Poetry
Despite Cummings' consanguinity with avant-garde styles, much of his work is quite traditional. Many
of his poems are sonnets, albeit often with a modern twist, and he occasionally made use of the blues
form and acrostics. Cummings' poetry often deals with themes of love and nature, as well as the
relationship of the individual to the masses and to the world. His poems are also often rife with satire.

While his poetic forms and themes share an affinity with the romantic tradition, Cummings' work
universally shows a particular idiosyncrasy of syntax, or way of arranging individual words into larger
phrases and sentences. Many of his most striking poems do not involve any typographical or
punctuation innovations at all, but purely syntactic ones.

As well as being influenced by notable modernists including Gertrude Stein and Ezra Pound,
Cummings' early work drew upon the imagist experiments of Amy Lowell. Later, his visits to Paris
exposed him to Dada and surrealism, which in turn permeated his work. He began to rely on
symbolism and allegory where he once used similie and metaphor. In his later work, he rarely used
comparisons that required objects that were not previously mentioned in the poem, choosing to use a
symbol instead. Due to this, his later poetry is “frequently more lucid, more moving, and more
profound than his earlier.” Cummings also liked to incorporate imagery of nature and death into much
of his poetry.

While some of his poetry is free verse (with no concern for rhyme or meter), many have a
recognizable sonnet structure of 14 lines, with an intricate rhyme scheme. A number of his poems
feature a typographically exuberant style, with words, parts of words, or punctuation symbols
scattered across the page, often making little sense until read aloud, at which point the meaning and
emotion become clear. Cummings, who was also a painter, understood the importance of
presentation, and used typography to "paint a picture" with some of his poems.

The seeds of Cummings' unconventional style appear well established even in his earliest work. At
age six, he wrote to his father:

FATHER DEAR. BE, YOUR FATHER-GOOD AND GOOD,


HE IS GOOD NOW, IT IS NOT GOOD TO SEE IT RAIN,
FATHER DEAR IS, IT, DEAR, NO FATHER DEAR,
LOVE, YOU DEAR,
ESTLIN.

Following his autobiographical novel The Enormous Room, Cummings' first published work was a
collection of poems entitled Tulips and Chimneys (1923). This work was the public's first encounter
with his characteristic eccentric use of grammar and punctuation.

Some of Cummings' most famous poems do not involve much, if any, odd typography or punctuation,
but still carry his unmistakable style, particularly in unusual and impressionistic word order.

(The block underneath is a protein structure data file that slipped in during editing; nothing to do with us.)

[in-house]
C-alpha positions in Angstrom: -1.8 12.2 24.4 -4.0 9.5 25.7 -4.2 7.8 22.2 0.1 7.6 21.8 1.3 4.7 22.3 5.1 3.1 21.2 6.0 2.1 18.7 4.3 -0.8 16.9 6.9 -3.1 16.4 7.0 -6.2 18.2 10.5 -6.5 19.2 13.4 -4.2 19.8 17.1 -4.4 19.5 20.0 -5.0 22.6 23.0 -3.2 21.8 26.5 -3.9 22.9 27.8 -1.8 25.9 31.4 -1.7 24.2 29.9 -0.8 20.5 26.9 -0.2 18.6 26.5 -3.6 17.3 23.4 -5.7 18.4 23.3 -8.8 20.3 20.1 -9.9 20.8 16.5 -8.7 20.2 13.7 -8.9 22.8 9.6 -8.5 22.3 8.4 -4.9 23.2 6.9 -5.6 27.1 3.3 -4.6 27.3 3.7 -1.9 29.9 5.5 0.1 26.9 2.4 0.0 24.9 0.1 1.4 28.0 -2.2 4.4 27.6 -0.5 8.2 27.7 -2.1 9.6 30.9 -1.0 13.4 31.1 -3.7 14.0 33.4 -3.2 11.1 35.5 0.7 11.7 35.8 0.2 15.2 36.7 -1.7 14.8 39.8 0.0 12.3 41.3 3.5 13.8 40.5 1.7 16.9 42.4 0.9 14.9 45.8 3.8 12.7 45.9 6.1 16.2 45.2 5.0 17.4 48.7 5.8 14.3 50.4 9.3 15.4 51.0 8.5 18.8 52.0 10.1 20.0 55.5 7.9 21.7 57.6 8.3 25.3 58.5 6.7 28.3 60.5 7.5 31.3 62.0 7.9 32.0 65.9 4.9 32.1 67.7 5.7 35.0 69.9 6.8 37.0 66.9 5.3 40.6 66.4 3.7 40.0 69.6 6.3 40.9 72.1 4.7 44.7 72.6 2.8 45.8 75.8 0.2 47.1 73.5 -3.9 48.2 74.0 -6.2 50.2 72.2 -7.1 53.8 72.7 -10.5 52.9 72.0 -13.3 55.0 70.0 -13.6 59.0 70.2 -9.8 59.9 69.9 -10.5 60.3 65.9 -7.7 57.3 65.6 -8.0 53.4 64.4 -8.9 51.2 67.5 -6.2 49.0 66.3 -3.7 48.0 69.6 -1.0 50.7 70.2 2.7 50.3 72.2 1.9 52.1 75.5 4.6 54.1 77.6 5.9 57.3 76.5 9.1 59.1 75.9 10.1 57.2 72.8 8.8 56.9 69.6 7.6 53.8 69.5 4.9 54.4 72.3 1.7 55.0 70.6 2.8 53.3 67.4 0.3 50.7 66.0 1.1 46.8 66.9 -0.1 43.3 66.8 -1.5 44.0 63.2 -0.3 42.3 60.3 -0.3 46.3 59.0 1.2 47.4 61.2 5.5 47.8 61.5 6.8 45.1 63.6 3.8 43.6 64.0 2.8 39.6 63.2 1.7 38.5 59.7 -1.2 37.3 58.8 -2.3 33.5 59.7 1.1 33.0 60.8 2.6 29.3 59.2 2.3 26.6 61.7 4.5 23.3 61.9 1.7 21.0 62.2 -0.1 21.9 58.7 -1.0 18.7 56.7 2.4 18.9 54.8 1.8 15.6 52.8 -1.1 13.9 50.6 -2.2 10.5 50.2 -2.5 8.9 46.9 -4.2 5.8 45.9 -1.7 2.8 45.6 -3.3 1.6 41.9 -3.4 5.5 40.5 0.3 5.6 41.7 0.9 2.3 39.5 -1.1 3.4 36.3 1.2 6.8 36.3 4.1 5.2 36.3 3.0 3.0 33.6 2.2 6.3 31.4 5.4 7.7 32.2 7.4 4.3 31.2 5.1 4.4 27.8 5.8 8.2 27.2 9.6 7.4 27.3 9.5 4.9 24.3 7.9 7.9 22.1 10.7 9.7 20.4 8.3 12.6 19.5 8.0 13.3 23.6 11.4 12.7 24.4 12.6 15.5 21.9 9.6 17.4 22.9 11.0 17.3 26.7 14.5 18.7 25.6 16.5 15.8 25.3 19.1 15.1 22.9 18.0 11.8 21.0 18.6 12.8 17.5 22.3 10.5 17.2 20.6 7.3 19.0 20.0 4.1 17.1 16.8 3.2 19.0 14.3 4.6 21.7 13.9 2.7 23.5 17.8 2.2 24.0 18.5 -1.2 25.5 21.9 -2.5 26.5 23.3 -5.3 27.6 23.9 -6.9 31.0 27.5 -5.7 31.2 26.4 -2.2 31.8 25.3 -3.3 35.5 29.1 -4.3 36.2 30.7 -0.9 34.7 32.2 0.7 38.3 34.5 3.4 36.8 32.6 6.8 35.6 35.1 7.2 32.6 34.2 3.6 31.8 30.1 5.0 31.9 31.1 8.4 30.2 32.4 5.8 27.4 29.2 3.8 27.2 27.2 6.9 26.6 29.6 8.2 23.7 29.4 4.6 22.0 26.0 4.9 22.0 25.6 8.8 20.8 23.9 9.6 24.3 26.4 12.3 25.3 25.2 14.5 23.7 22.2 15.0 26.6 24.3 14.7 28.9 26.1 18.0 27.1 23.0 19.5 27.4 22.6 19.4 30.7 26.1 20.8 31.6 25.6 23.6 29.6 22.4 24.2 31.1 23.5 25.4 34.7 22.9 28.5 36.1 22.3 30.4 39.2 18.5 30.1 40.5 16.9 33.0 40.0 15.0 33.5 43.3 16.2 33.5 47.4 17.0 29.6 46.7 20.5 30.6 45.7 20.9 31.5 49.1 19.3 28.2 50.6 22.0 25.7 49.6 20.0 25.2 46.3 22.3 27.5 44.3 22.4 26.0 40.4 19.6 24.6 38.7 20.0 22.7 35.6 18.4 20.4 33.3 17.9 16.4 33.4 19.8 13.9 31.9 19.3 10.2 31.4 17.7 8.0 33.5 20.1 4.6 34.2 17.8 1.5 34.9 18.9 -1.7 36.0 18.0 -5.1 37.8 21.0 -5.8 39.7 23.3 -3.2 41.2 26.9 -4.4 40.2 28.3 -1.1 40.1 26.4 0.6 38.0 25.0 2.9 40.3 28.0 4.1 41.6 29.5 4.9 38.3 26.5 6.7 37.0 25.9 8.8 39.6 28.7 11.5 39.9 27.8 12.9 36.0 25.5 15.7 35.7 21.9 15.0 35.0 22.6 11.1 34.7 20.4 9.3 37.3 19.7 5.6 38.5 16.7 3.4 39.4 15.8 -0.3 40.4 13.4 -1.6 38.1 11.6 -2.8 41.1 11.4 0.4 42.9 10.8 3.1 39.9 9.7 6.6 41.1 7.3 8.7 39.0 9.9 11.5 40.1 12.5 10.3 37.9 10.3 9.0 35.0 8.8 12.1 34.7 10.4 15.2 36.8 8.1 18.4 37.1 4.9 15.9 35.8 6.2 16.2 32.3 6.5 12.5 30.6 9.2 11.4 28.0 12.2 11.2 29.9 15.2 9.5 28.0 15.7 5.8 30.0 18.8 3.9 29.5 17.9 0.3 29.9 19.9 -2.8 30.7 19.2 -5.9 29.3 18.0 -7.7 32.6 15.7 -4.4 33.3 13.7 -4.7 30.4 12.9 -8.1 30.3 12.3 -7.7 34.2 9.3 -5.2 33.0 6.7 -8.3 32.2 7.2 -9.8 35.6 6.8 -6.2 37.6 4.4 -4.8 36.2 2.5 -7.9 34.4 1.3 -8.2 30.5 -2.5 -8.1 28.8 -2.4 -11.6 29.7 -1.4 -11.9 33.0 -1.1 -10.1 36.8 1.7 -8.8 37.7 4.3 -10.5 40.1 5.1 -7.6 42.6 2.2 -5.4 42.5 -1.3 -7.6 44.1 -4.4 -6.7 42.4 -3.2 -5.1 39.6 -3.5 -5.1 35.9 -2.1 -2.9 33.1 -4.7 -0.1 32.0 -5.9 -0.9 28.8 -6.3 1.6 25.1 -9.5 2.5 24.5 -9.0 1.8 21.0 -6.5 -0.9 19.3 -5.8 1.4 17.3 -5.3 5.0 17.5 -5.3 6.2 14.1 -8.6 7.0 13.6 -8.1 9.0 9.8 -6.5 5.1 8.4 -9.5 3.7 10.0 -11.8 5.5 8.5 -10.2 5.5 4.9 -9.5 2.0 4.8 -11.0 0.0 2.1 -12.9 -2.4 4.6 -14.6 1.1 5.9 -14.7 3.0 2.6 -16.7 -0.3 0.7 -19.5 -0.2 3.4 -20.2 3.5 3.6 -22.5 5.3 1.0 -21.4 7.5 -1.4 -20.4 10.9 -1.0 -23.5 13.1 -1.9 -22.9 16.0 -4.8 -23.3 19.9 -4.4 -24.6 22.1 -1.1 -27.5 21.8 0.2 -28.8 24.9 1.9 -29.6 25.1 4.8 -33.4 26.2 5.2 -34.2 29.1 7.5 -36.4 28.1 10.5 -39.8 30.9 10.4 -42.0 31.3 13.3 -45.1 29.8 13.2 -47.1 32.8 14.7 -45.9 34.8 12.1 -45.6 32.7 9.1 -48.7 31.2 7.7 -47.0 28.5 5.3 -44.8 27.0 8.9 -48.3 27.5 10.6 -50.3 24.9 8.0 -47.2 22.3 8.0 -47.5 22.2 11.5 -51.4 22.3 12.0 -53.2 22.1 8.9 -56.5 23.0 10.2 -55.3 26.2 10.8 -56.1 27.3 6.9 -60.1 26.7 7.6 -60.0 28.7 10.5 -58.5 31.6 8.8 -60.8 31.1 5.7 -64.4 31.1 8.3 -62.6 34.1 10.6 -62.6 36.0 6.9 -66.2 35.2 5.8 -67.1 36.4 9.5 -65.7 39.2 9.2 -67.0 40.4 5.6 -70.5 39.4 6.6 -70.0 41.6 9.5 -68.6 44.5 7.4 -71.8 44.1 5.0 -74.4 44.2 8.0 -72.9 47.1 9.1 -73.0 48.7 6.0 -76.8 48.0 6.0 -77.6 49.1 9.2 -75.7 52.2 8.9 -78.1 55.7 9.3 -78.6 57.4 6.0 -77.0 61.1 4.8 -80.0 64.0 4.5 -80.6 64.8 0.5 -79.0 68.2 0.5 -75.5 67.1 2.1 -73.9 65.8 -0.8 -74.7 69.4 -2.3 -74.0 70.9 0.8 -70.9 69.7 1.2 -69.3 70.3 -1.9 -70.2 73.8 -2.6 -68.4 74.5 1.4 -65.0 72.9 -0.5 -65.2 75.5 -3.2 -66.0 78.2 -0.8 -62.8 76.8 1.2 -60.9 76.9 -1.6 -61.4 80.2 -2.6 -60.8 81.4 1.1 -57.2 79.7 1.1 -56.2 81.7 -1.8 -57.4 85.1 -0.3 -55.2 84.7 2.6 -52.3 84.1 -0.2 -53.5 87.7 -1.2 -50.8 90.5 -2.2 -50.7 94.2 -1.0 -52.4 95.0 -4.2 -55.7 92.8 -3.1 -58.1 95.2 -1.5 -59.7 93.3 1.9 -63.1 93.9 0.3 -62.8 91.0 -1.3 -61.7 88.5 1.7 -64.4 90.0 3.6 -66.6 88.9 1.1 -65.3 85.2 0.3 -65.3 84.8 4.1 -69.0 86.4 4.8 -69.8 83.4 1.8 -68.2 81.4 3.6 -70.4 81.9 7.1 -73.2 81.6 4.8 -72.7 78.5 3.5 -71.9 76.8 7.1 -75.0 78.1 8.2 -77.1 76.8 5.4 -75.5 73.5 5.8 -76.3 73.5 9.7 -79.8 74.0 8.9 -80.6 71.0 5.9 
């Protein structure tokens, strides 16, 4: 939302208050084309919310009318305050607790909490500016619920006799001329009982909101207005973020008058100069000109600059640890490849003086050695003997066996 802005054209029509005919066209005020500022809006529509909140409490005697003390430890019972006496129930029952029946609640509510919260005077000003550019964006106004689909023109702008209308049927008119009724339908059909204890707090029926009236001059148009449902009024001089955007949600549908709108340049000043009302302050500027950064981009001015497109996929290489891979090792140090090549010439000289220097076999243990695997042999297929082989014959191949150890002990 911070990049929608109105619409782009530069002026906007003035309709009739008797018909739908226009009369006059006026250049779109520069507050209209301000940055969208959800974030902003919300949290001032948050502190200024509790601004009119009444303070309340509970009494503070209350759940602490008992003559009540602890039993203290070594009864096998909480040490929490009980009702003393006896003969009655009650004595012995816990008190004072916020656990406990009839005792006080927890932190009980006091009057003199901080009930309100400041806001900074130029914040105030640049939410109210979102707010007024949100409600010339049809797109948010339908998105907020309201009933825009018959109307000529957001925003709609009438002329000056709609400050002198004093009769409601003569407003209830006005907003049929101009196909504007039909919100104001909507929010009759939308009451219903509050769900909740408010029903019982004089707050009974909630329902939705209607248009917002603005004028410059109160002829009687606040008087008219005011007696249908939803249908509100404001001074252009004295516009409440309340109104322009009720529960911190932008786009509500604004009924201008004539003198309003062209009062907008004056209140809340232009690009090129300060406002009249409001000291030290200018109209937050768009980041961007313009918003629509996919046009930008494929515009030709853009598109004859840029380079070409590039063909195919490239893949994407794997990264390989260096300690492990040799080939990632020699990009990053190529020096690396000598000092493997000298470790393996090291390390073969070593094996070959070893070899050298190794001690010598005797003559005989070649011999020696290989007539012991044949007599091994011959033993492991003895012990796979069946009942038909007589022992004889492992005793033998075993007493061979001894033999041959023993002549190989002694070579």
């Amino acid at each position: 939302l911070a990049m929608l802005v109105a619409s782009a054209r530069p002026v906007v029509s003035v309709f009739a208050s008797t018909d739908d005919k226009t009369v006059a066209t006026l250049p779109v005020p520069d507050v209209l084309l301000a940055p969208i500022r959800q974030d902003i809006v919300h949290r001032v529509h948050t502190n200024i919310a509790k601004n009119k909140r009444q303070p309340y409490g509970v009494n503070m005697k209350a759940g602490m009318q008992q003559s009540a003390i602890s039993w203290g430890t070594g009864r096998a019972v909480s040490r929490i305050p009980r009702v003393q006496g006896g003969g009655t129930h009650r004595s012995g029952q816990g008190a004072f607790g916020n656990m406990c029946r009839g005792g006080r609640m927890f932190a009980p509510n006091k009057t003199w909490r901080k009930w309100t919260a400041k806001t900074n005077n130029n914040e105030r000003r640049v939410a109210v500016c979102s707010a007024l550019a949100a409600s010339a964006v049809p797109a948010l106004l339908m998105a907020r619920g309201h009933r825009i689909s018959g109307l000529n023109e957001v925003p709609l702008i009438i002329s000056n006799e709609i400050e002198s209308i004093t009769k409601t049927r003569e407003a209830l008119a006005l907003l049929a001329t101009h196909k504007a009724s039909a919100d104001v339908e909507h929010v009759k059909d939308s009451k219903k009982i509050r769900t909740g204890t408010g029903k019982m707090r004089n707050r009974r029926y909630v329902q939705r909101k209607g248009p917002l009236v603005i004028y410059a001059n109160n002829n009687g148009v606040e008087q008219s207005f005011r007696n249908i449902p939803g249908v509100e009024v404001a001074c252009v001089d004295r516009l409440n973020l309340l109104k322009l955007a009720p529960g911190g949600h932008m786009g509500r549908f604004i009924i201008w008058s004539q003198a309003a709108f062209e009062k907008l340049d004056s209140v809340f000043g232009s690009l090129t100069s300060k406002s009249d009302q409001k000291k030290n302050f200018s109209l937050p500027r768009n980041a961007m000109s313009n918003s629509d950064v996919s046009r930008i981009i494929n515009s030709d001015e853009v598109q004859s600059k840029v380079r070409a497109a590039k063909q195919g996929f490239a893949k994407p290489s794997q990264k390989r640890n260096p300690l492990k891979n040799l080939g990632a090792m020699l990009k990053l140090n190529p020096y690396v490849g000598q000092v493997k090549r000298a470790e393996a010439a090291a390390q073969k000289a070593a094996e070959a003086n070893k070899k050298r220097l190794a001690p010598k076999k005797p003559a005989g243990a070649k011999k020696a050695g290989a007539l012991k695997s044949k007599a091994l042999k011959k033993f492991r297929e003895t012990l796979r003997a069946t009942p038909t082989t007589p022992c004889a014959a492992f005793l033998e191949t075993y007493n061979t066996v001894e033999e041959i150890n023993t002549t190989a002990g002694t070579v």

Cummings' work often does not act in accordance with the conventional combinatorial rules that
generate typical English sentences (for example, "they sowed their isn't"). His readings of Stein in the
early part of the century probably served as a springboard to this aspect of his artistic development.
In some respects, Cummings' work is more stylistically continuous with Stein's than with any other
poet or writer.

In addition, a number of Cummings' poems feature, in part or in whole, intentional misspellings, and
several incorporate phonetic spellings intended to represent particular dialects. Cummings also made
use of inventive formations of compound words, as in "in Just" which features words such as "mud-
luscious", "puddle-wonderful", and "eddieandbill." This poem is part of a sequence of poems entitled
Chansons Innocentes; it has many references comparing the "balloonman" to Pan, the mythical
creature that is half-goat and half-man. Literary critic R.P. Blackmur has commented that this usage
of language is “frequently unintelligible because he disregards the historical accumulation of meaning
in words in favour of merely private and personal associations.”

Many of Cummings' poems are satirical and address social issues but have an equal or even stronger
bias toward romanticism: time and again his poems celebrate love, sex, and the season of rebirth.

Cummings also wrote children's books and novels. A notable example of his versatility is an
introduction he wrote for a collection of the comic strip Krazy Kat.

Controversy
Cummings is also known for controversial subject matter, as he has a large collection of erotic poetry.
In his 1950 collection Xaipe: Seventy-One Poems, Cummings published two poems containing words
that caused an outrage in some quarters.
stars shine at night.
one day a nigger and
caught in his hand a kike is the most dangerous
a little star no bigger machine as yet invented
than not to understand by even yankee ingenu